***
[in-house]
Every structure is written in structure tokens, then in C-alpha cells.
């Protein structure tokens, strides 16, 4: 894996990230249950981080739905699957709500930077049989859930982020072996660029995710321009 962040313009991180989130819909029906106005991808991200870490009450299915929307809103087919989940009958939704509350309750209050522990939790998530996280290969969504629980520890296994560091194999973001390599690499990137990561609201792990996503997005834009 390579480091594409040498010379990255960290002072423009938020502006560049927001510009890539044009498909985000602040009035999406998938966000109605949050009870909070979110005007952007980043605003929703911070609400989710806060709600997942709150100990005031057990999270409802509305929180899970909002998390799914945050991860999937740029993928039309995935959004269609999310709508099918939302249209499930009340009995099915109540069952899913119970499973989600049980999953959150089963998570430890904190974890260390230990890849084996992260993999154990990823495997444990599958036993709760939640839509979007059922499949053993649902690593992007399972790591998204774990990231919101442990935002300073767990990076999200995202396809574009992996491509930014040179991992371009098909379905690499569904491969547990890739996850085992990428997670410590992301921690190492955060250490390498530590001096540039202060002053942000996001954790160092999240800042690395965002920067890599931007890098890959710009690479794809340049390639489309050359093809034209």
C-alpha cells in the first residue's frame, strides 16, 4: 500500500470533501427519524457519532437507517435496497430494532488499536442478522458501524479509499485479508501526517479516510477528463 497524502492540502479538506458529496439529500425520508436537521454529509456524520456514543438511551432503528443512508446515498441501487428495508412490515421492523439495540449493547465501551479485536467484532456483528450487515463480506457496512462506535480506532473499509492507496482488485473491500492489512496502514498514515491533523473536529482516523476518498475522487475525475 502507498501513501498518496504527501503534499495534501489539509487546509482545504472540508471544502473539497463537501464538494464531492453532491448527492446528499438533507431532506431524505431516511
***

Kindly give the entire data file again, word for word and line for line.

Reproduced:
[in-house]
Every structure is written in structure tokens, then in C-alpha cells.
């Protein structure tokens, strides 16, 4: 894996990230249950981080739905699957709500930077049989859930982020072996660029995710321009 962040313009991180989130819909029906106005991808991200870490009450299915929307809103087919989940009958939704509350309750209050522990939790998530996280290969969504629980520890296994560091194999973001390599690499990137990561609201792990996503997005834009 390579480091594409040498010379990255960290002072423009938020502006560049927001510009890539044009498909985000602040009035999406998938966000109605949050009870909070979110005007952007980043605003929703911070609400989710806060709600997942709150100990005031057990999270409802509305929180899970909002998390799914945050991860999937740029993928039309995935959004269609999310709508099918939302249209499930009340009995099915109540069952899913119970499973989600049980999953959150089963998570430890904190974890260390230990890849084996992260993999154990990823495997444990599958036993709760939640839509979007059922499949053993649902690593992007399972790591998204774990990231919101442990935002300073767990990076999200995202396809574009992996491509930014040179991992371009098909379905690499569904491969547990890739996850085992990428997670410590992301921690190492955060250490390498530590001096540039202060002053942000996001954790160092999240800042690395965002920067890599931007890098890959710009690479794809340049390639489309050359093809034209």
C-alpha cells in the first residue's frame, strides 16, 4: 500500500470533501427519524457519532437507517435496497430494532488499536442478522458501524479509499485479508501526517479516510477528463 497524502492540502479538506458529496439529500425520508436537521454529509456524520456514543438511551432503528443512508446515498441501487428495508412490515421492523439495540449493547465501551479485536467484532456483528450487515463480506457496512462506535480506532473499509492507496482488485473491500492489512496502514498514515491533523473536529482516523476518498475522487475525475 502507498501513501498518496504527501503534499495534501489539509487546509482545504472540508471544502473539497463537501464538494464531492453532491448527492446528499438533507431532506431524505431516511